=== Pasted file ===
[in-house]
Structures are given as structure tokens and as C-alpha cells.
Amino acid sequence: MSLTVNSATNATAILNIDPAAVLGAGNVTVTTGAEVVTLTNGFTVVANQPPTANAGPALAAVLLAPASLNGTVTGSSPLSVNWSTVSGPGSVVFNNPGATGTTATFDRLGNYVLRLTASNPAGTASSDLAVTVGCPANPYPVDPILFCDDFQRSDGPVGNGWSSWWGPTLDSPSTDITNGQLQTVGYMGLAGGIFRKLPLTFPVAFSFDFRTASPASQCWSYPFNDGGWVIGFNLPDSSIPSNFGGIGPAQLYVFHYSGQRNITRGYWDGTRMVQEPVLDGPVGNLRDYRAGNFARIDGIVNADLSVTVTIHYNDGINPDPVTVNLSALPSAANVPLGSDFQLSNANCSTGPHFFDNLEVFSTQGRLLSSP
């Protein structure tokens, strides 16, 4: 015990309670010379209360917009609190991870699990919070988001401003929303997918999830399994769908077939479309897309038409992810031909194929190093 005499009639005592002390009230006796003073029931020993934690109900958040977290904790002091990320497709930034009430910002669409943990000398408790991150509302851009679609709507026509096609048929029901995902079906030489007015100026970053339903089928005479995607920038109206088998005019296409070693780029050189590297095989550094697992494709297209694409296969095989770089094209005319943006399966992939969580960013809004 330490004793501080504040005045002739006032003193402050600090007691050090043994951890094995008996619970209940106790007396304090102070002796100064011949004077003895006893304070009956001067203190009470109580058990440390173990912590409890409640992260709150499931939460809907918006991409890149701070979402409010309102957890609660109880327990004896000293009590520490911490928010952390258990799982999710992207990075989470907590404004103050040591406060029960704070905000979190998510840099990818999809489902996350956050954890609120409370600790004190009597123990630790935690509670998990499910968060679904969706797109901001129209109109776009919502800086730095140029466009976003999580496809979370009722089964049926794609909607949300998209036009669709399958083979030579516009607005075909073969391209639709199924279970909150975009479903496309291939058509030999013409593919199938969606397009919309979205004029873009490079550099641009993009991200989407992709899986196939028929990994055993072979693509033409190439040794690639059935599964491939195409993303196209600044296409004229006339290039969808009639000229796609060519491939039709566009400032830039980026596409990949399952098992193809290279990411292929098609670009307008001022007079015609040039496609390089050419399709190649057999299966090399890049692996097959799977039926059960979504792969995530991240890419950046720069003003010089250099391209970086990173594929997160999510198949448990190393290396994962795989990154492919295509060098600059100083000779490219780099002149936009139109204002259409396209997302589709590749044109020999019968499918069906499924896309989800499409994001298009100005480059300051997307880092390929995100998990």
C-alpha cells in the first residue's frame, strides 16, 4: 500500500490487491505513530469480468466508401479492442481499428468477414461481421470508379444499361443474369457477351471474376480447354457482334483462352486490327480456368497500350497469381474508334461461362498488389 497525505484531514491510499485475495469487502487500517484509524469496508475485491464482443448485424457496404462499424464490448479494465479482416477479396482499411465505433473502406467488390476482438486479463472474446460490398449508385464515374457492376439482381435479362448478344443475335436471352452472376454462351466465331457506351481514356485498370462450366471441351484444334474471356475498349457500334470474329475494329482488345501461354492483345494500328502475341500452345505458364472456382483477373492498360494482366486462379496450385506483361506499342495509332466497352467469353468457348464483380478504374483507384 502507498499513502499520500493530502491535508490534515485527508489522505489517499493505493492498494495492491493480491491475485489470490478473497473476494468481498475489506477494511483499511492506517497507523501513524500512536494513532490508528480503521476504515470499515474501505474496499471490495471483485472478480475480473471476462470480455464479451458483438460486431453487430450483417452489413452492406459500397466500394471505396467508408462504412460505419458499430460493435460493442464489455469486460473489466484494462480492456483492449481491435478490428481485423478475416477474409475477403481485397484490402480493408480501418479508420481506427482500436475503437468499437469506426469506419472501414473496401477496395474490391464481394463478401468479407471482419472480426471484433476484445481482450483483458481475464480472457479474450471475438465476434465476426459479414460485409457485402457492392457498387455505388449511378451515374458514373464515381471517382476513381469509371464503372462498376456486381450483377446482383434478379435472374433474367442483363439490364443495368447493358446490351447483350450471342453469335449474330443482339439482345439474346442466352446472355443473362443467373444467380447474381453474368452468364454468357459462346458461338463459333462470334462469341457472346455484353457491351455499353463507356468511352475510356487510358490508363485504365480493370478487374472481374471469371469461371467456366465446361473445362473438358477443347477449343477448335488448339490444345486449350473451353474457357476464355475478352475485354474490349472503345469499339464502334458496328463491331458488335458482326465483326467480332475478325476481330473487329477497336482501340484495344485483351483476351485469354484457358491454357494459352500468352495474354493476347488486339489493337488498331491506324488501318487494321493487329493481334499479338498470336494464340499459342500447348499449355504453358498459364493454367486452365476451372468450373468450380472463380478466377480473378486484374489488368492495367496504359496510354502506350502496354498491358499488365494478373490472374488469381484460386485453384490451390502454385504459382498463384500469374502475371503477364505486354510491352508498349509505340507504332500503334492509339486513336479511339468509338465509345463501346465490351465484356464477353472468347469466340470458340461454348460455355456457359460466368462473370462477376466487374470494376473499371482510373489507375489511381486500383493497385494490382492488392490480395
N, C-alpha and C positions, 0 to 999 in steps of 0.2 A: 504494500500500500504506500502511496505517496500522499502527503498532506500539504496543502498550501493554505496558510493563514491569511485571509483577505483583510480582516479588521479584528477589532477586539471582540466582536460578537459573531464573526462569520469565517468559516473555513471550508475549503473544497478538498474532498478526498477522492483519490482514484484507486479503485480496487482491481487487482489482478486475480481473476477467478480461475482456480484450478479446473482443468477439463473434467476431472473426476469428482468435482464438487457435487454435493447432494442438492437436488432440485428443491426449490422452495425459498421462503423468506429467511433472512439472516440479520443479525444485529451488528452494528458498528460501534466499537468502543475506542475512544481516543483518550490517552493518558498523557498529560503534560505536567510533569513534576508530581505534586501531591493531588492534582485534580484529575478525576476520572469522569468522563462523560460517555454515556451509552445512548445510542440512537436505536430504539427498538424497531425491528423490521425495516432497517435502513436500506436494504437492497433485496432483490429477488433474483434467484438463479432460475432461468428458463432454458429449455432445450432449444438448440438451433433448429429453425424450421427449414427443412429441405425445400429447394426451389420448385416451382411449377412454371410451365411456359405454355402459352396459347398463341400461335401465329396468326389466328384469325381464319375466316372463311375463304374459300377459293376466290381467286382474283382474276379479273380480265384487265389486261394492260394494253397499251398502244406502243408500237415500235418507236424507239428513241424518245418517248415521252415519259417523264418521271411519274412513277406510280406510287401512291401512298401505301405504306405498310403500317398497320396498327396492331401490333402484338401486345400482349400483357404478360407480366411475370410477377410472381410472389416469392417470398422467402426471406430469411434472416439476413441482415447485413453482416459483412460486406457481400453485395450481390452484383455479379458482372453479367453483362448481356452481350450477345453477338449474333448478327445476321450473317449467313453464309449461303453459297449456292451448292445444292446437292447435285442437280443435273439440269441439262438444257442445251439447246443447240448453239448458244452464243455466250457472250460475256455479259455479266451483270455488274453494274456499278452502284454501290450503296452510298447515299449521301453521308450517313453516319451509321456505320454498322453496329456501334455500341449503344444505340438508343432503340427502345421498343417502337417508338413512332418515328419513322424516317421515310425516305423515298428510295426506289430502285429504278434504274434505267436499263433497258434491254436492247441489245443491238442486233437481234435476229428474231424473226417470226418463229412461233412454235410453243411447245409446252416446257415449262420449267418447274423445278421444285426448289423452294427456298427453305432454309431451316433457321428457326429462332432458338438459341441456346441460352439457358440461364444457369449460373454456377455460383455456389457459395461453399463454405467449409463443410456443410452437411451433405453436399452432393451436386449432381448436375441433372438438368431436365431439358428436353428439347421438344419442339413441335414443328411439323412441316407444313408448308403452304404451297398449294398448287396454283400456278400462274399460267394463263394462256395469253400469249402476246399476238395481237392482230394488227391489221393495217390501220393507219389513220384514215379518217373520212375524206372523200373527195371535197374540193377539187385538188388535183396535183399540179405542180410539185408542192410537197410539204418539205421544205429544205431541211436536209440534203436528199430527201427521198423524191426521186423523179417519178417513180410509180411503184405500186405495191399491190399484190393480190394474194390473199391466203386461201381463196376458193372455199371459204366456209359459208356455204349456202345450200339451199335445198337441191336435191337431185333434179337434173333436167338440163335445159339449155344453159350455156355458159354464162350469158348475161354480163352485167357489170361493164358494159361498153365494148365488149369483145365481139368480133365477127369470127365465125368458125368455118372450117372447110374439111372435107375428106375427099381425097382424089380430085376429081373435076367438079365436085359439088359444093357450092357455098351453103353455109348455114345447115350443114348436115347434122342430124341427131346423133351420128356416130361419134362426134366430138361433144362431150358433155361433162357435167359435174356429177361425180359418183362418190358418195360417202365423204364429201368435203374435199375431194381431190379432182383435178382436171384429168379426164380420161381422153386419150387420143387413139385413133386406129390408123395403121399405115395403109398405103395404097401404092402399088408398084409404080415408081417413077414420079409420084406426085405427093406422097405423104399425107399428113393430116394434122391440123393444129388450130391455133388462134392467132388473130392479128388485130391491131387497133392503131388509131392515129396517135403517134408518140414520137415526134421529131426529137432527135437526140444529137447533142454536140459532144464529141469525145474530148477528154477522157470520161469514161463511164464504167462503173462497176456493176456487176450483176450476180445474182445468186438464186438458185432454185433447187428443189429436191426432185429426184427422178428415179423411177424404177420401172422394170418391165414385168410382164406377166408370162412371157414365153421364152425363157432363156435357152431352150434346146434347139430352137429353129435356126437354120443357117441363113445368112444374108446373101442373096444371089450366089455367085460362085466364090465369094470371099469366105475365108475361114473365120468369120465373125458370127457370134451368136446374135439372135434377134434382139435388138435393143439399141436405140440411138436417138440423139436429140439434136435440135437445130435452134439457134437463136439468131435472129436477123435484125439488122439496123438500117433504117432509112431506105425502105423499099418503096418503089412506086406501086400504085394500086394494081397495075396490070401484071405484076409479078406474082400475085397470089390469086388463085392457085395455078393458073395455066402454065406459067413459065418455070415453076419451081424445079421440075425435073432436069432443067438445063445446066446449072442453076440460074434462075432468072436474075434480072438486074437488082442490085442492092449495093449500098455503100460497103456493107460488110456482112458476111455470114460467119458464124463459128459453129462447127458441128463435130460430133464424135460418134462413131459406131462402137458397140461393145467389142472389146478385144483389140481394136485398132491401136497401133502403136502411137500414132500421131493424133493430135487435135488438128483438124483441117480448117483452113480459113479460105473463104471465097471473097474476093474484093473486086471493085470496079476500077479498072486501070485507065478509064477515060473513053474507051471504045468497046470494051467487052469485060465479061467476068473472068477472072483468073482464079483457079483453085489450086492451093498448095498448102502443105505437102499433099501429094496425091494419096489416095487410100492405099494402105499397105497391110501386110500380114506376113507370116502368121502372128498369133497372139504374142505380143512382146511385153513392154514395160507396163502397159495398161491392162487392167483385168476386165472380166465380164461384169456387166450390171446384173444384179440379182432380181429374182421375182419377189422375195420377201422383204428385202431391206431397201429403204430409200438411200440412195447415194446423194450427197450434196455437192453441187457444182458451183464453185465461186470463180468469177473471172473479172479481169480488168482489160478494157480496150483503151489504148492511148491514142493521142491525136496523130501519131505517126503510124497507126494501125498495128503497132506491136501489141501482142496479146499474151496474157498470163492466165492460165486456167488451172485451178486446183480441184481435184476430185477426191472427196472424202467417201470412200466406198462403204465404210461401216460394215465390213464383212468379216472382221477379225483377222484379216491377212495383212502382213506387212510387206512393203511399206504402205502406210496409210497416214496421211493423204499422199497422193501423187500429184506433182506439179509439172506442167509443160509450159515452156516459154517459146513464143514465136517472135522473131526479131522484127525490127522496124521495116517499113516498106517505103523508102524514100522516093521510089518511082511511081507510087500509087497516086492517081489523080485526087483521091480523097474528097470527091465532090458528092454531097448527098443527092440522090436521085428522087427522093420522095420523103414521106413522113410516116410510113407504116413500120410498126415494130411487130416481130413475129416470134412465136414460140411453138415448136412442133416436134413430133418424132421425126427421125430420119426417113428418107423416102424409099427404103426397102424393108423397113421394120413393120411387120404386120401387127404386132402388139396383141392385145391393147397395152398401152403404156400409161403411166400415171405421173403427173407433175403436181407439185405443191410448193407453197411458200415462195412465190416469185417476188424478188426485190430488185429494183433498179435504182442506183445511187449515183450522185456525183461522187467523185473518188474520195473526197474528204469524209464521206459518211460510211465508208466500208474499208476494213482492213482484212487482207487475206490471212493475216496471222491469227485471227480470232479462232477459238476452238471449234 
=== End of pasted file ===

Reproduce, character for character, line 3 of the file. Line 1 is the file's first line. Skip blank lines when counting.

Amino acid sequence: MSLTVNSATNATAILNIDPAAVLGAGNVTVTTGAEVVTLTNGFTVVANQPPTANAGPALAAVLLAPASLNGTVTGSSPLSVNWSTVSGPGSVVFNNPGATGTTATFDRLGNYVLRLTASNPAGTASSDLAVTVGCPANPYPVDPILFCDDFQRSDGPVGNGWSSWWGPTLDSPSTDITNGQLQTVGYMGLAGGIFRKLPLTFPVAFSFDFRTASPASQCWSYPFNDGGWVIGFNLPDSSIPSNFGGIGPAQLYVFHYSGQRNITRGYWDGTRMVQEPVLDGPVGNLRDYRAGNFARIDGIVNADLSVTVTIHYNDGINPDPVTVNLSALPSAANVPLGSDFQLSNANCSTGPHFFDNLEVFSTQGRLLSSP